Knesset to discuss Mt. of Olives cemetery security

The 3,000-year-old cemetery suffers from rampant desecration of graves and violence against visitors.

By MELANIE LIDMAN
February 26, 2012 23:32
2 minute read.
PIECES OF shattered Jewish grave stones

PIECES OF shattered Jewish grave stone at Mt. of Olives 390. (photo credit: Marc Israel Sellem/The Jerusalem Post)

 
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The deteriorating security situation at the Mount of Olives cemetery is set to be discussed on Monday at an emergency hearing with the Knesset Committee on Immigration, Absorption and Diaspora Affairs, after Diaspora Jewish leaders made saving the cemetery one of their central concerns.

The 3,000-year-old cemetery, which is one of the oldest Jewish burial sites, suffers from rampant desecration of graves and violence against visitors, including stones thrown at mourners and family members as they enter or leave the site.

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“The Mount of Olives is a microcosm of the Jewish people’s history for the past 3,000 years,” said Danny Danon (Likud), the chairman of the Knesset committee in a statement released by his office.

“It has served as the burial place for Jews since the time of the Second Temple. We will not allow our citizens to be attacked in the historical sites and on the roads of our capital. We must hold law-enforcement officials responsible and ensure they put an end to these acts.”

On Friday, Malcolm Hoenlein, the executive vice chairman of the Conference of Presidents of Major American Jewish Organizations, visited the Mount of Olives cemetery with US Congressmen Eliot Engel (D-New York) and Jerrold Nadler (DNew York). A large rock was thrown at the group while they examined some of the recent vandalism, though no one was injured.

Additionally, more than 600 people gathered at Jerusalem’s Great Synagogue on Saturday night to hear Deputy Foreign Affairs Minister Danny Ayalon (Israel Beiteinu), MKs Isaac Herzog (Labor) and Tzipi Hotovely (Likud) speak about the importance of improving the security situation on the Mount of Olives..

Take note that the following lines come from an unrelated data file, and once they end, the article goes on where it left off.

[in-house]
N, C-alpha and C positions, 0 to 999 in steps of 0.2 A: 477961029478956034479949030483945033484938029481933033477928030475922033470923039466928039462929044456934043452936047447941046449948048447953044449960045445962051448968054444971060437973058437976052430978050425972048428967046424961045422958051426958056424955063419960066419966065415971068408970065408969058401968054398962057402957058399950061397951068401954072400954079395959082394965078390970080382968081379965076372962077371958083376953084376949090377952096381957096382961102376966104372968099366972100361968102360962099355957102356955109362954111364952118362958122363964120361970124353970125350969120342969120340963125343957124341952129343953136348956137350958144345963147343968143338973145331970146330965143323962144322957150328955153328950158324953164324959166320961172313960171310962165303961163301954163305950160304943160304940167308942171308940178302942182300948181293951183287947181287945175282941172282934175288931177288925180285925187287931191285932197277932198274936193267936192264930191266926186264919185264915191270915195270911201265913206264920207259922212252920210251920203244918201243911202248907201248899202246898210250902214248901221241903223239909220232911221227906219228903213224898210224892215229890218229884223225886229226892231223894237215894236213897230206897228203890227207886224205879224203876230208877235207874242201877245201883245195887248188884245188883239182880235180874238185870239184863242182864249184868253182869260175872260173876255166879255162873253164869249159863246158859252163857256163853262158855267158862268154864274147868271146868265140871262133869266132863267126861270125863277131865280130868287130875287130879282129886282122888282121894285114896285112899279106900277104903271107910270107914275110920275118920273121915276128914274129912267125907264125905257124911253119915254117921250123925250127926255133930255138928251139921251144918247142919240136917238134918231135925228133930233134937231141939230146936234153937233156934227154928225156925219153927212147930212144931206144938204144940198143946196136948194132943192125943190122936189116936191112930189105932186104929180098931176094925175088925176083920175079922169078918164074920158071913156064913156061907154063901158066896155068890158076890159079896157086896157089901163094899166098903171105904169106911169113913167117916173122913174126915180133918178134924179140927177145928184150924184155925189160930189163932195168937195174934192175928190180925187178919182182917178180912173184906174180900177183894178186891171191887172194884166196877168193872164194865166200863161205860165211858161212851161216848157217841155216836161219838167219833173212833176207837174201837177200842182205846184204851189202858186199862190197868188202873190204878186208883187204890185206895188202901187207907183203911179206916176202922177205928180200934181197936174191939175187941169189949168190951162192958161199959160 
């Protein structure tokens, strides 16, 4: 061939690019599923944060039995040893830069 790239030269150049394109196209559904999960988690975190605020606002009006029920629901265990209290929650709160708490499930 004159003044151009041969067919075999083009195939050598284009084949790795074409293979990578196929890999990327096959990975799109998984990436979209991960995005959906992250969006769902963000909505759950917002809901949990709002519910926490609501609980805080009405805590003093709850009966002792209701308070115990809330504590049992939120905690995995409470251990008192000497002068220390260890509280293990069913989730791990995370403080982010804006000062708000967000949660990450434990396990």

“If we do not keep Jerusalem strong, then our entire position is compromised,” Ayalon told the crowd.

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“We must build on our past and the Mount of Olives is an integral part of it. I have grandparents buried there and I think every Israeli has a connection to the sacred site.”

Last month, Jerusalem police announced that a permanent police station with 25 police officers would be opened in a matter of weeks on the Mount of Olives to combat stone-throwing and desecration of graves. The station was supposed to be opened two weeks ago but has been delayed a number of times.

Meir Indor, who heads the Almagor Terror Victim’s Association and who was injured in a stone-throwing attack in the fall of 2010, appealed to the Public Security Minister Yitzhak Aharonovitch (Israel Beiteinu) and the Knesset Internal Affairs and Environment Committee to create a volunteer civilian police force to assist the police.

In a letter to Aharonovitch, Indor stressed that cameras are not sufficient to stopping vandalism, especially because there are large blind spots, and that only with active patrols can the security situation be improved in and around the cemetery.

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